Put together a to-do list and then put it away. Just because you make a to-do list doesn’t mean you have to get started doing it. I remember someone said that even when your “to do” list looks complete, there will always be more tasks. Don’t worry about it so much. Other than a to do list, consider tidying up a bit, laying out your clothes, packing your bag or meal prepping. By getting those things out of the way, you’re setting yourself up for the morning to go smoothly, or at least, if you’re running late, it can help keep you from feeling too overwhelmed.

2. Create a “To Feel” List. I can’t remember where I got this, but the credit isn’t mine. I remember stumbling across the idea of creating a “to feel” list, such as “I will feel calm. At peace and ease. I will be happy.” Read the list throughout the day. I really like this one.

3. Live in the present moment. Don’t spend all day dreaming of the past weekend or wishing it was Friday. Instead, throw yourself wholeheartedly into whatever you’re doing and do it the best you can, with a positive attitude.

4. Make peace with chaos. This is something I read recently. Chaos is inevitable, and while there are things we can do to prevent it, sometimes, chaos is a part of life. Make peace with it. Understand chaos is inevitable, and see how well you react when chaos occurs.

5. Take a deep breath. I’ve mentioned this before on my blog, but a deep breath is so powerful and can change your entire attitude. A long, slow, calming deep breath can reshape your way of thinking and bring your focus back. Next time you’re letting the “crazy kick in” come out of it by taking three long deep breaths and consider how much better you feel.

6. Meditate and Pray. If you have tons of worries, say a prayer, and then take a minute to sit in a quiet space. This really helps me, and I am learning that meditating really helps me stay focused and trains me to stop multitasking and to take everything a step at a time.

Thankful Thursday (Girl Meets Life September Blogging Challenge)

I came across Girl Meets Life’s September Blogging Challenge, and wanted to hop on board.

Here’s my Thankful Thursday. (You can view the entire blogging challenge here.)

I could go on and on about how much my pug has touched my life. She’s taught me so many lessons, especially about knowing when to rest. She calms me and continually surprises me with her strength. She suffers with a back disease that is a form of slow paralysis, and yet she plays like she’s still a puppy.

I’m so thankful to have this little creature in my life.

Thankful Thursday

Beautiful You: Ways to Stay out of the Fear Zone

When you trap fears inside your head and you never release them, those fears are only going to grow more powerful and strong. They’ll take hold of you and, probably without knowing you’re even doing it, you’ll take root in them.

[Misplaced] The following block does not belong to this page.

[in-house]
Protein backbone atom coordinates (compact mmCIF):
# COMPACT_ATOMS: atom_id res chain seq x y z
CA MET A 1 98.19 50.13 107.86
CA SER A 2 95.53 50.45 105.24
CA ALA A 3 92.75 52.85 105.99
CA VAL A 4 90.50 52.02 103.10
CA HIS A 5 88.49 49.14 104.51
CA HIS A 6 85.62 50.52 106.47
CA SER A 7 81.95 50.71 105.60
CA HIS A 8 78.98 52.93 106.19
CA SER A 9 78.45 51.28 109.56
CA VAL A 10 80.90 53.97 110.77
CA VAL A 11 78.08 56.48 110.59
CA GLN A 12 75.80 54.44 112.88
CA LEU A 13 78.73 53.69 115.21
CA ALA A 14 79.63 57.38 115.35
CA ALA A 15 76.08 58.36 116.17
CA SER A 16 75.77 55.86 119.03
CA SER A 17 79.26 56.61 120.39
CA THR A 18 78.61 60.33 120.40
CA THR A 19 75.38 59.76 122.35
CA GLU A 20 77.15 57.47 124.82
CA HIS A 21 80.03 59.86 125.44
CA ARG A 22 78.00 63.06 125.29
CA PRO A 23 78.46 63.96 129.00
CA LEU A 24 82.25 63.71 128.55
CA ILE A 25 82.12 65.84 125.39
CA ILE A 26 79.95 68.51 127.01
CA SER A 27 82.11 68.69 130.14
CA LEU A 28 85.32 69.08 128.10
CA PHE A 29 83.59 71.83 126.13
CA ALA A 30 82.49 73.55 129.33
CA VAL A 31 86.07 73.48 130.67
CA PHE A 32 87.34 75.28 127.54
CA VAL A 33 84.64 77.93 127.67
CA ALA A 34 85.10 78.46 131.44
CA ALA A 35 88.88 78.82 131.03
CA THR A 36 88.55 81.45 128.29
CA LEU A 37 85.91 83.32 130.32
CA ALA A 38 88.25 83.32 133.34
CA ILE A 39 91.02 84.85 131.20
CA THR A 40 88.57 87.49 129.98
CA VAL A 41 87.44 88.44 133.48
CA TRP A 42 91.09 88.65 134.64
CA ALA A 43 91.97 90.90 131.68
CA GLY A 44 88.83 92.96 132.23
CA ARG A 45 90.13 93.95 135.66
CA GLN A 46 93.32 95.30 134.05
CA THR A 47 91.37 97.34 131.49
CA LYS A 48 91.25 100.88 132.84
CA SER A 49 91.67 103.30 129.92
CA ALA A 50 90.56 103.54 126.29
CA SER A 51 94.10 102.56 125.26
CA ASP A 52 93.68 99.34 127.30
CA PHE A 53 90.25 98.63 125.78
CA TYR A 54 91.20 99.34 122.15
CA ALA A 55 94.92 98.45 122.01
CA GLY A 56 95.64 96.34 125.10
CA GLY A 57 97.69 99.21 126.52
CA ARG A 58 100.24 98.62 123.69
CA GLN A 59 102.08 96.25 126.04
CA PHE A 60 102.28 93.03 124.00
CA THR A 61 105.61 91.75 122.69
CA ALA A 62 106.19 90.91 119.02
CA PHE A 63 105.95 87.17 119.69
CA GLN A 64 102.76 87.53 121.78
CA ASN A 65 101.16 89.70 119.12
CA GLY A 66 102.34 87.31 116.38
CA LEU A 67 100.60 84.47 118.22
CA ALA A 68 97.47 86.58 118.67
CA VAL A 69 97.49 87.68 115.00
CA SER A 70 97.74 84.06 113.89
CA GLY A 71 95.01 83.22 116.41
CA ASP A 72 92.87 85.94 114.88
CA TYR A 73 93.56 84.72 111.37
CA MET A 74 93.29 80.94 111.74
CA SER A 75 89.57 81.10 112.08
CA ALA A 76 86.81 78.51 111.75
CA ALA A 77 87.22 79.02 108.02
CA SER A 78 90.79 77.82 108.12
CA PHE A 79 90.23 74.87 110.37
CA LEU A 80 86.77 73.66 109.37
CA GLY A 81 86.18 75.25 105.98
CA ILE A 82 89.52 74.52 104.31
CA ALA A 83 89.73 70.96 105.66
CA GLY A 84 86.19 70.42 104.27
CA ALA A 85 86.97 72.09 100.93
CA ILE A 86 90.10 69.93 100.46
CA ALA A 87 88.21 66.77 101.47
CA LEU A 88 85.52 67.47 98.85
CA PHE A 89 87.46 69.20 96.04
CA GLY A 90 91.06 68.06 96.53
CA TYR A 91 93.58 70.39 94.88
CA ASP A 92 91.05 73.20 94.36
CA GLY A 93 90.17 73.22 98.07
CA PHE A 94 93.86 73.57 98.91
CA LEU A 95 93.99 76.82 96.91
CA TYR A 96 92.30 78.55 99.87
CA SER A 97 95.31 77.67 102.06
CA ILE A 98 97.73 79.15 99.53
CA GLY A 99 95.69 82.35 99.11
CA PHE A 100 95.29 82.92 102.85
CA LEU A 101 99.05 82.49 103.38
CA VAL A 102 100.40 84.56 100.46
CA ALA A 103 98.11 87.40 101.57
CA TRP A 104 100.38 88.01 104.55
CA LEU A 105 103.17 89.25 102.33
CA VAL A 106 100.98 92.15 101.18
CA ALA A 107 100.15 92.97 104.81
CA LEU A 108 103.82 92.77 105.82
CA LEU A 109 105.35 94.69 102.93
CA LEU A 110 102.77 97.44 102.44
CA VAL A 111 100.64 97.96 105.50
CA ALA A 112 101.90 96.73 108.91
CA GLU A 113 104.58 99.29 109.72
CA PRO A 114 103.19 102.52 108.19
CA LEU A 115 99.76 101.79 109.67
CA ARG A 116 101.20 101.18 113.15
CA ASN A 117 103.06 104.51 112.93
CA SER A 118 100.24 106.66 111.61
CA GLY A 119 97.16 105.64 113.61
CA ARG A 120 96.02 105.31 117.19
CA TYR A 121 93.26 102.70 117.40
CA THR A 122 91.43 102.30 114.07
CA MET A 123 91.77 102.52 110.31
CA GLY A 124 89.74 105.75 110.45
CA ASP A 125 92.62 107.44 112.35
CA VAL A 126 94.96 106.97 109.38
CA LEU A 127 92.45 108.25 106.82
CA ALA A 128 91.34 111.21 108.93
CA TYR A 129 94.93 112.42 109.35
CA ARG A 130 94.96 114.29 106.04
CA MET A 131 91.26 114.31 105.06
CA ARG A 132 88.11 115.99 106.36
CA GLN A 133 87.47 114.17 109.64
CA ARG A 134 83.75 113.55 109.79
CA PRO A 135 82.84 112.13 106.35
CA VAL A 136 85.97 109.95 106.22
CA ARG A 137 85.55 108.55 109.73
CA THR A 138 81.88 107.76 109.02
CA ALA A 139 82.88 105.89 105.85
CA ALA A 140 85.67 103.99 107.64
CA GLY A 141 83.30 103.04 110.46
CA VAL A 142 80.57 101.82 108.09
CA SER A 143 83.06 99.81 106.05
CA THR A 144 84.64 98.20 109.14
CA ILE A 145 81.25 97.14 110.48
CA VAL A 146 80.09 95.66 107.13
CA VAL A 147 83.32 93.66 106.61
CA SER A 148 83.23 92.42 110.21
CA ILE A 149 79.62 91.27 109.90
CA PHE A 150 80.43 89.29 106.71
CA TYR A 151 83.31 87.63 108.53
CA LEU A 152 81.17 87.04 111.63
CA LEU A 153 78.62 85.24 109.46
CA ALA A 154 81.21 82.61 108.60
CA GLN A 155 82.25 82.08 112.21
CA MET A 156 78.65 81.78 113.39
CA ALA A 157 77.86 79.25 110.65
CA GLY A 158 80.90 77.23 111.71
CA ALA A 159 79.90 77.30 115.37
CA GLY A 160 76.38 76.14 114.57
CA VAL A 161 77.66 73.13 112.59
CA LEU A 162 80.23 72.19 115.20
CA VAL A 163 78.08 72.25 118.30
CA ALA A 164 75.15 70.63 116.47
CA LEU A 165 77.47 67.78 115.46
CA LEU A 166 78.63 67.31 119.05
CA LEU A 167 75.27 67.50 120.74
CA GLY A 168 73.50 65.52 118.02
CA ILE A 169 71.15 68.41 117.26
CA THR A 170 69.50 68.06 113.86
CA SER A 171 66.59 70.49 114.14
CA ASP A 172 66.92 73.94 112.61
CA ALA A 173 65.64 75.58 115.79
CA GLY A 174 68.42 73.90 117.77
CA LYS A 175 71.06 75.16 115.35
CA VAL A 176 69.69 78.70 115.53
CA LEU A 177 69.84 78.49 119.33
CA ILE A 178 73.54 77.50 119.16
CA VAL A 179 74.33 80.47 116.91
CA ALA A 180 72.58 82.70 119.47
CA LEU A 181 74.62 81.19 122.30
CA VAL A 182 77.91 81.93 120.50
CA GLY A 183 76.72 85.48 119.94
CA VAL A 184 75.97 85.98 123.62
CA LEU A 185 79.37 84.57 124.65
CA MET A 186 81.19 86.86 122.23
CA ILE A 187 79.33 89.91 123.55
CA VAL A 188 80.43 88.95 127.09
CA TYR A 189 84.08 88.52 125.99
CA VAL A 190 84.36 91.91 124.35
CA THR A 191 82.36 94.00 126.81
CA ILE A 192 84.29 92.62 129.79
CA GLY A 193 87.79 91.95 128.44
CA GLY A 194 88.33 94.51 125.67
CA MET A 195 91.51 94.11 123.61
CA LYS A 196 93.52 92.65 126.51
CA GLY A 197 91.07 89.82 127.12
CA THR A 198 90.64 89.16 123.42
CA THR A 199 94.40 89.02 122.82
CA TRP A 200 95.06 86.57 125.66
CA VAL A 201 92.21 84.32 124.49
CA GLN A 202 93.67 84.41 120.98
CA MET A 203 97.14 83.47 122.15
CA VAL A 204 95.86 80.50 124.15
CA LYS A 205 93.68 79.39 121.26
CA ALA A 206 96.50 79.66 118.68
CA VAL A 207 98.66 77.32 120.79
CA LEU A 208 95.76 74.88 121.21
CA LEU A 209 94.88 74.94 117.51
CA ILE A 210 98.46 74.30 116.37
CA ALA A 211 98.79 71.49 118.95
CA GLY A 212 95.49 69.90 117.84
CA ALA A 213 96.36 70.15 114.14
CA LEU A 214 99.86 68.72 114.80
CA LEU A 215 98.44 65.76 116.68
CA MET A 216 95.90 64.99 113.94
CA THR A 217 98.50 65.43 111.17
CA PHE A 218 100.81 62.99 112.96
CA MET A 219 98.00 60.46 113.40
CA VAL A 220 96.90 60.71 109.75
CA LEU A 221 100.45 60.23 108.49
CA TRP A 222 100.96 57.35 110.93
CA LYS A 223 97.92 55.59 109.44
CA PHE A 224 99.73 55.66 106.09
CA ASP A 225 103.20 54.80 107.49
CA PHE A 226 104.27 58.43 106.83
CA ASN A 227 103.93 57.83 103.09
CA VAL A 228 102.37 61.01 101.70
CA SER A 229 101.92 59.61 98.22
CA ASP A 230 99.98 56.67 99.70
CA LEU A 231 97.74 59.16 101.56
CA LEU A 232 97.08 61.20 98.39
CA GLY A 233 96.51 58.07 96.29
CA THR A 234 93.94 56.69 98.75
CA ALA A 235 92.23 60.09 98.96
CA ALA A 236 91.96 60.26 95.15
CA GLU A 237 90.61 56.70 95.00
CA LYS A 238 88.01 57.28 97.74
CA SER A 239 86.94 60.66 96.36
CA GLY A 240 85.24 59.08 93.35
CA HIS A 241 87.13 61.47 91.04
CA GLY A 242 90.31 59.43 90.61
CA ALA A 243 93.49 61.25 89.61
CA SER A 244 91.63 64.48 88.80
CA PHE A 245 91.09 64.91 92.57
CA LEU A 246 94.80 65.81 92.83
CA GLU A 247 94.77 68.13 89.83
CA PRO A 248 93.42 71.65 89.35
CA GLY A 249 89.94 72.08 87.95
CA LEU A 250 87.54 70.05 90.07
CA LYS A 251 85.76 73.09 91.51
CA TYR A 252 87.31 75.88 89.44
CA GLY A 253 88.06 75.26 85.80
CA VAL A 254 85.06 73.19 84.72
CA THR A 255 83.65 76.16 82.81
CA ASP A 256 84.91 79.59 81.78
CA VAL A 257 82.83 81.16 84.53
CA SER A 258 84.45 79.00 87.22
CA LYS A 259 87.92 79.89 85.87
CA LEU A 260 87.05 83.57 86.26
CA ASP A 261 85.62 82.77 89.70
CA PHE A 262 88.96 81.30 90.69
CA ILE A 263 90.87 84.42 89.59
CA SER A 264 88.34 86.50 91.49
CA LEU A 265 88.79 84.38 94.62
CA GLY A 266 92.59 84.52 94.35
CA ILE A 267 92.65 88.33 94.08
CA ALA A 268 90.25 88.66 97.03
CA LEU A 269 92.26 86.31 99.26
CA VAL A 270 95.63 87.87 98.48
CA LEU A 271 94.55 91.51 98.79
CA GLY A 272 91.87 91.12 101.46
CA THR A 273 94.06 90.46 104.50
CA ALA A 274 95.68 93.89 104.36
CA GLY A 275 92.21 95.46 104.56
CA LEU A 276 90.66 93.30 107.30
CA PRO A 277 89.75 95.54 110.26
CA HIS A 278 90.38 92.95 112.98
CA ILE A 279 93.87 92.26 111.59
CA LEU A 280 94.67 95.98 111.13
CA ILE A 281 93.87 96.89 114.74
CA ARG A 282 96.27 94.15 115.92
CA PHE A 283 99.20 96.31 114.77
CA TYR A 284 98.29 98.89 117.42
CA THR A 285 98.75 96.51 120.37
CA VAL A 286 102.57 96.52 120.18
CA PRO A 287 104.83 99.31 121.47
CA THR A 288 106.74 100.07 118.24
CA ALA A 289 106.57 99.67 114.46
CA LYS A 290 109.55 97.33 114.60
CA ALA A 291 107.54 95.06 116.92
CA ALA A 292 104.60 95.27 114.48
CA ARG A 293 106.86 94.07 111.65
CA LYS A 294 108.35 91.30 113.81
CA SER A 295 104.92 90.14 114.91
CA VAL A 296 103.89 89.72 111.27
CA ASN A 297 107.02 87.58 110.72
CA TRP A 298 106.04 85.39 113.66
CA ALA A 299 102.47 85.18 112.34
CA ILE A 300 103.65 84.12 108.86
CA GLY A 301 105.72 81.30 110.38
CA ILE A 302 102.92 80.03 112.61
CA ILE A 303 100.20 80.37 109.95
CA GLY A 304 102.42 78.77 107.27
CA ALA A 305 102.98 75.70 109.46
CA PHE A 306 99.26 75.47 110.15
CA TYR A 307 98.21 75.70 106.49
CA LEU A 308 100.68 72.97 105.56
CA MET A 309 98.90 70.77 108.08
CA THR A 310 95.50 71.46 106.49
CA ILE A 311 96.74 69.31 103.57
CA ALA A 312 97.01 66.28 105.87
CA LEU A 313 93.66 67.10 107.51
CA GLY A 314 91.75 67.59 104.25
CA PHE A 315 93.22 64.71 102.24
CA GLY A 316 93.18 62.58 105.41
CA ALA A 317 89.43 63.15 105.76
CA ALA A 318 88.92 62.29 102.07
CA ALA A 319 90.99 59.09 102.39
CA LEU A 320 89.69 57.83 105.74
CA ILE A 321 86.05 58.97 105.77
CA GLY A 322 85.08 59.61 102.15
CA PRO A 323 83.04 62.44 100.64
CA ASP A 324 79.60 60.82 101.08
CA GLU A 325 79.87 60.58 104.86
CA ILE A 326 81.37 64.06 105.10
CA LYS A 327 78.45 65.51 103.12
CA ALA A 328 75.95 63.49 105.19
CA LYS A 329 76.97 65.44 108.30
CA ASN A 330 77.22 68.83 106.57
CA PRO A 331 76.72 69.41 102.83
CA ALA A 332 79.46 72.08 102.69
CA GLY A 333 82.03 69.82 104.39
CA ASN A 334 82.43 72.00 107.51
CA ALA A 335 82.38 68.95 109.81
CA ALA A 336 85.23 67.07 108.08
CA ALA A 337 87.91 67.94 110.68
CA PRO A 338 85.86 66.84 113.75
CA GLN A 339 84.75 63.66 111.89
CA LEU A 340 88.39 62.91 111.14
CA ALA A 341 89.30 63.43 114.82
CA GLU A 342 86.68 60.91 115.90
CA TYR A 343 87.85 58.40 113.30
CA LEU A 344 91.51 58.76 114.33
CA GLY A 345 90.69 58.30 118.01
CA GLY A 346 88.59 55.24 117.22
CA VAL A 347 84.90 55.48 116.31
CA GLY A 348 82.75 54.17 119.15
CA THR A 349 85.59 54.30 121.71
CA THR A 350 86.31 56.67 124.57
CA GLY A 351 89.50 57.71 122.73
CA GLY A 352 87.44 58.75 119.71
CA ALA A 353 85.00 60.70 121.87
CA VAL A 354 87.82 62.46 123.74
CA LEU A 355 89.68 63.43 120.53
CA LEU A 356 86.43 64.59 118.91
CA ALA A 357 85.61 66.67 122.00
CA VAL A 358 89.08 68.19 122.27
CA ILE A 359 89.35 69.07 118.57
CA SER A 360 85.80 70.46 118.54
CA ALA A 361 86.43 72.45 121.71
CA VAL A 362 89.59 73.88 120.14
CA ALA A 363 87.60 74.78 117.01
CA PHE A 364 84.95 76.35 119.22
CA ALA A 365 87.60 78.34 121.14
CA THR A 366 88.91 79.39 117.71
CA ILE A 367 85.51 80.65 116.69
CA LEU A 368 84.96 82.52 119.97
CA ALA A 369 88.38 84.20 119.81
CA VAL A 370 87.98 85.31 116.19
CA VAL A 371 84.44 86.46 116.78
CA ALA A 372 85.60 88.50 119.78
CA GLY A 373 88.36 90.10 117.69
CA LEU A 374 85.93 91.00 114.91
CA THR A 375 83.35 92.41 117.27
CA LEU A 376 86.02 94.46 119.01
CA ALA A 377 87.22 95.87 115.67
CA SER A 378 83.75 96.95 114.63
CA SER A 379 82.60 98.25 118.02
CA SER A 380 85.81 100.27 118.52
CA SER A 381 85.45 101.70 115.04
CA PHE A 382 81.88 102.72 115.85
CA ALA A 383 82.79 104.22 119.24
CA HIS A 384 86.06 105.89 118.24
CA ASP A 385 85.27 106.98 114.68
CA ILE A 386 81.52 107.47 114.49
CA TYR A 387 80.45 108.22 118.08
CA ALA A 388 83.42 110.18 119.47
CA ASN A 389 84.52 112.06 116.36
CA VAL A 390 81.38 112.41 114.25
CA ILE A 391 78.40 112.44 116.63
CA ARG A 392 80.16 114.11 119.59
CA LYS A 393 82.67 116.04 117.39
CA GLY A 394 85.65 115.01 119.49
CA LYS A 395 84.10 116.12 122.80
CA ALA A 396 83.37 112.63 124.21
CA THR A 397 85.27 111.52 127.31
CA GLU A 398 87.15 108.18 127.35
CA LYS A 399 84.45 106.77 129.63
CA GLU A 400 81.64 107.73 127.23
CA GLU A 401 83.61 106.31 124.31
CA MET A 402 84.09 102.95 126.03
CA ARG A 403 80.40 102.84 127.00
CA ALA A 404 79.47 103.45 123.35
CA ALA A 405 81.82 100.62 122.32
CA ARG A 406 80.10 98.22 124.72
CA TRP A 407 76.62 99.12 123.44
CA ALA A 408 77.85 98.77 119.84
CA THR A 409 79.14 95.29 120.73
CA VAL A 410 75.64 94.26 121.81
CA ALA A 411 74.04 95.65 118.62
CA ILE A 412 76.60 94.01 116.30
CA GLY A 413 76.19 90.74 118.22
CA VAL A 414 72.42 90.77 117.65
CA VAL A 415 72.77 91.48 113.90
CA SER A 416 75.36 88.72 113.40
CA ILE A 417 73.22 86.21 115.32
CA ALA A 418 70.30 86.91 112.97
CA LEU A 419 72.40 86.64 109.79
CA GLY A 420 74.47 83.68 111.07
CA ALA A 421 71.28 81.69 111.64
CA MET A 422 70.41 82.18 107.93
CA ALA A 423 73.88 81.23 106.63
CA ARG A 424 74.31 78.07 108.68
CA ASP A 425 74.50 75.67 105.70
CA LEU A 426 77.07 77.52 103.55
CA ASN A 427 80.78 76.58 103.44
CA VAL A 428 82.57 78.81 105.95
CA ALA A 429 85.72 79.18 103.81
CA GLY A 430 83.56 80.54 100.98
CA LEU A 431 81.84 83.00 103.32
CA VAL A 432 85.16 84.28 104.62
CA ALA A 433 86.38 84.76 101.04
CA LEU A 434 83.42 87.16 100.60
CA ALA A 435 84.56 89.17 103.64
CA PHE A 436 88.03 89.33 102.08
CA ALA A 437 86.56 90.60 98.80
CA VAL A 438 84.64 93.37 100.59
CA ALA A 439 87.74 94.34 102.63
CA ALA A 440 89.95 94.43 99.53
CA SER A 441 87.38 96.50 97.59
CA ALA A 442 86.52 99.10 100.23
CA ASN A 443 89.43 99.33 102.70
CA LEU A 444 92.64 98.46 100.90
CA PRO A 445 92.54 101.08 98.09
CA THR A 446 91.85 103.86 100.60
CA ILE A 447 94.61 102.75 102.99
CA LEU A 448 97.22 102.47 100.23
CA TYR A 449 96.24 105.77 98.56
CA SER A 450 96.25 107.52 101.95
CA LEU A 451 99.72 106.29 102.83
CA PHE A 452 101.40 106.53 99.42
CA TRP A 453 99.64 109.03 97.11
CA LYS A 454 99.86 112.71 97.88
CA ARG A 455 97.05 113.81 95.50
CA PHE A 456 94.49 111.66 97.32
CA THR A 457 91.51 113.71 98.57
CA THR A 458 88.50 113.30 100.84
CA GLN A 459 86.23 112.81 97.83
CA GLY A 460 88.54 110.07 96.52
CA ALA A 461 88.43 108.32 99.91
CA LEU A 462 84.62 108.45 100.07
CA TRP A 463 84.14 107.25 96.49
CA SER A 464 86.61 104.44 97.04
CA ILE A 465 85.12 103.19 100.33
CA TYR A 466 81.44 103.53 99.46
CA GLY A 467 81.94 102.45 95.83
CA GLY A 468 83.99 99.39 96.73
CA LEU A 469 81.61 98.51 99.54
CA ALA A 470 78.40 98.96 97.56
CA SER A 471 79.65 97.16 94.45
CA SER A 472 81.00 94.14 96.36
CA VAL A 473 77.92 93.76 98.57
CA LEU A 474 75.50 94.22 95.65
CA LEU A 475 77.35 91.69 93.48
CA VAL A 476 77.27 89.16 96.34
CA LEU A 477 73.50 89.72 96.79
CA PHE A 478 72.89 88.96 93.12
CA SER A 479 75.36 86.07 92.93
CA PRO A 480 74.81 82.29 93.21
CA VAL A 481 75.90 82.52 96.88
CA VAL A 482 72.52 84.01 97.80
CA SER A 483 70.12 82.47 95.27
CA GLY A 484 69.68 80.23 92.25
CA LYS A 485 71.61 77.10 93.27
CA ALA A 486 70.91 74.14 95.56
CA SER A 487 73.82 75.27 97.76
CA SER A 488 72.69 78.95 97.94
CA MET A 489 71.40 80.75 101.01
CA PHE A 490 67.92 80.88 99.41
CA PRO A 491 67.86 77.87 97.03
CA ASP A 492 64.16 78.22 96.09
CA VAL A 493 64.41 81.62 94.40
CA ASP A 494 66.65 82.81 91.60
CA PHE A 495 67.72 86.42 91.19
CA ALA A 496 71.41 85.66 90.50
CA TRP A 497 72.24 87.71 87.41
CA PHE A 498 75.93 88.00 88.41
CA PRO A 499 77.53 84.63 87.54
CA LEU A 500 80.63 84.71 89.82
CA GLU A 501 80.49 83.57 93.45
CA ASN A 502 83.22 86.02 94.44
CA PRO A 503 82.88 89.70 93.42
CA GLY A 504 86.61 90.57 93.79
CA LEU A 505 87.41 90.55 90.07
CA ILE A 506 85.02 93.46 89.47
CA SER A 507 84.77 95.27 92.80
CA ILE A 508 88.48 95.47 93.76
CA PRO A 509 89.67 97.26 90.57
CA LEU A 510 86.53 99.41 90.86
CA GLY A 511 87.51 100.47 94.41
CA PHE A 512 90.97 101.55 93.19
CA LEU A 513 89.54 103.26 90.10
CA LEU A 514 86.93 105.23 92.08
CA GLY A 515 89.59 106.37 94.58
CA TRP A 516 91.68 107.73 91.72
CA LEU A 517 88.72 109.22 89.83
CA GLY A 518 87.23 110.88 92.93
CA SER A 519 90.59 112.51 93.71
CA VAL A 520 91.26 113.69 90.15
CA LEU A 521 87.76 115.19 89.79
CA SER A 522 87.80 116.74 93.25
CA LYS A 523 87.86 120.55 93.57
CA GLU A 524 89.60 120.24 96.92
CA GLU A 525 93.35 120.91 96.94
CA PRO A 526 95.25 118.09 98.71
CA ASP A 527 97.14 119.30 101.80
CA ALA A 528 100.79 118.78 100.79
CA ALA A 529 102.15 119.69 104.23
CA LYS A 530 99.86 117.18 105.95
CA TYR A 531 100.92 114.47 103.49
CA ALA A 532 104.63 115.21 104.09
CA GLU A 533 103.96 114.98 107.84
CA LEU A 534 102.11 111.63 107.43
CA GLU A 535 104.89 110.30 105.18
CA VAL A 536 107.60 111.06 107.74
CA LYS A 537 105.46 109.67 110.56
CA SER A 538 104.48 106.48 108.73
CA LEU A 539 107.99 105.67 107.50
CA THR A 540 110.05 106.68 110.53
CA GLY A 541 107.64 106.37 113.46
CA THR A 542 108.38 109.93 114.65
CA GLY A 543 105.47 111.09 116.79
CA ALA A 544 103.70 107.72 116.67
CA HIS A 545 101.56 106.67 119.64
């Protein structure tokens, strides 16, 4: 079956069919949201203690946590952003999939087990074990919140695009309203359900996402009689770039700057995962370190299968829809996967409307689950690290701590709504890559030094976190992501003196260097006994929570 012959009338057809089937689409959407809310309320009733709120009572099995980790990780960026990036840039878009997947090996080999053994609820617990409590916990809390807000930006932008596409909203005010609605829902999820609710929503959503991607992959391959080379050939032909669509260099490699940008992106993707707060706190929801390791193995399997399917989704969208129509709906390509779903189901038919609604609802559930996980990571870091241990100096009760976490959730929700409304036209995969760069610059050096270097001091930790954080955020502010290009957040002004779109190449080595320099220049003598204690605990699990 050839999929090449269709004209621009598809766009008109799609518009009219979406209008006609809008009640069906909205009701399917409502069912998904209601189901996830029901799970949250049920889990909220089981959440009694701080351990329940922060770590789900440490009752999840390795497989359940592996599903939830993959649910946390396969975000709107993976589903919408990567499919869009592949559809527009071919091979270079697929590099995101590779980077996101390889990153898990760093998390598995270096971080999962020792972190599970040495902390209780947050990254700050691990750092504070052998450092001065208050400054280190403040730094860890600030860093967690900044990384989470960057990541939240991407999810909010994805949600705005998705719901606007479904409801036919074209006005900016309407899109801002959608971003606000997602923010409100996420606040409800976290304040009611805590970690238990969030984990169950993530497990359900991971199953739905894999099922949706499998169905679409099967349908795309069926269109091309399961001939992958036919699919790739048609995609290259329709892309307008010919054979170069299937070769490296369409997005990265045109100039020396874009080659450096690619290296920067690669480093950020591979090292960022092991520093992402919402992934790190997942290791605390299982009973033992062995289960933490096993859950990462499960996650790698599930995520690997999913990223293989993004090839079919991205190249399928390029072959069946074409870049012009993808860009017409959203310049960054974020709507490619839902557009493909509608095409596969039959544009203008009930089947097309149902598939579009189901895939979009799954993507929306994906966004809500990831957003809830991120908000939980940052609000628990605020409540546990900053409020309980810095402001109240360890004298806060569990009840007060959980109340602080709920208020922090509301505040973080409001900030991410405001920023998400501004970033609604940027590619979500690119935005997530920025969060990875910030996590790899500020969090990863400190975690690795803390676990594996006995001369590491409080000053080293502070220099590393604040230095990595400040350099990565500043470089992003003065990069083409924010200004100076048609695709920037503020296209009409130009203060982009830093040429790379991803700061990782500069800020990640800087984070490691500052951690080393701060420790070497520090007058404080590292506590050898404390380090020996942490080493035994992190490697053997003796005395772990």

Disclaimer: These are not medical opinions, but my own. I am not a doctor. These are the things that I’ve practiced and realize help me.

But you don’t have too. When you’re trapped inside the fear-space (or “the fear zone”) in your head, here are a few ways to snap back to the present:

1. Kick the icky feeling by looking at something in front of you: your dog, a friend, grass outside the window, a flower, or a new tab on your computer, or refocus on what you’re trying to work on.
2. If you have the chance, I like what Gabrielle Bernstein suggests: write it down. Really think about where you were traveling off to in fear-land. Write down those thoughts. What Gabrielle suggests is to then change the fear into something positive.
3. Do a downward dog. Yoga has completely changed my life when it comes to coming back to the present and releasing fears. If you are able to, turn on a short yoga video, do a couple of stretches, or simply stand up. This gives you the chance to do something different; you’ll be able to change your thought pattern. (If you’re looking for a yoga teacher, I always suggest going to Tara Stiles’ yoga channel.
4. Say it out loud. Whether you believe in God or not, say your fears out loud. I like to pray. And then I try to meditate afterward, or simply focus on taking a few deep breaths. I also like to pull out my Bible and read a few quotes of Scripture that ease my worries, or I grab my small notebook of encouraging and uplifting quotes from people I admire.
5. Take a deep breath. Speaking of taking deep breaths, just taking one can change your whole mindset. Often and without knowing it, we’ll begin to breathe shallowly. This can lead to anxiety or panic attacks, or just an overall feeling of nervousness. Sit up straight and take a slow, deep breath. Then see how you feel afterward.
6. Drink a cold glass of water. The refreshing coolness will help wake you up and drag you out of that fear way of thinking. And sometimes, the nervousness I feel just goes away after drinking a glass of cold water.

I hope these tips will help you be able to release your fears (or being trapped inside future-tripping fear thoughts) and return yourself to the present, so you can live fully and happily.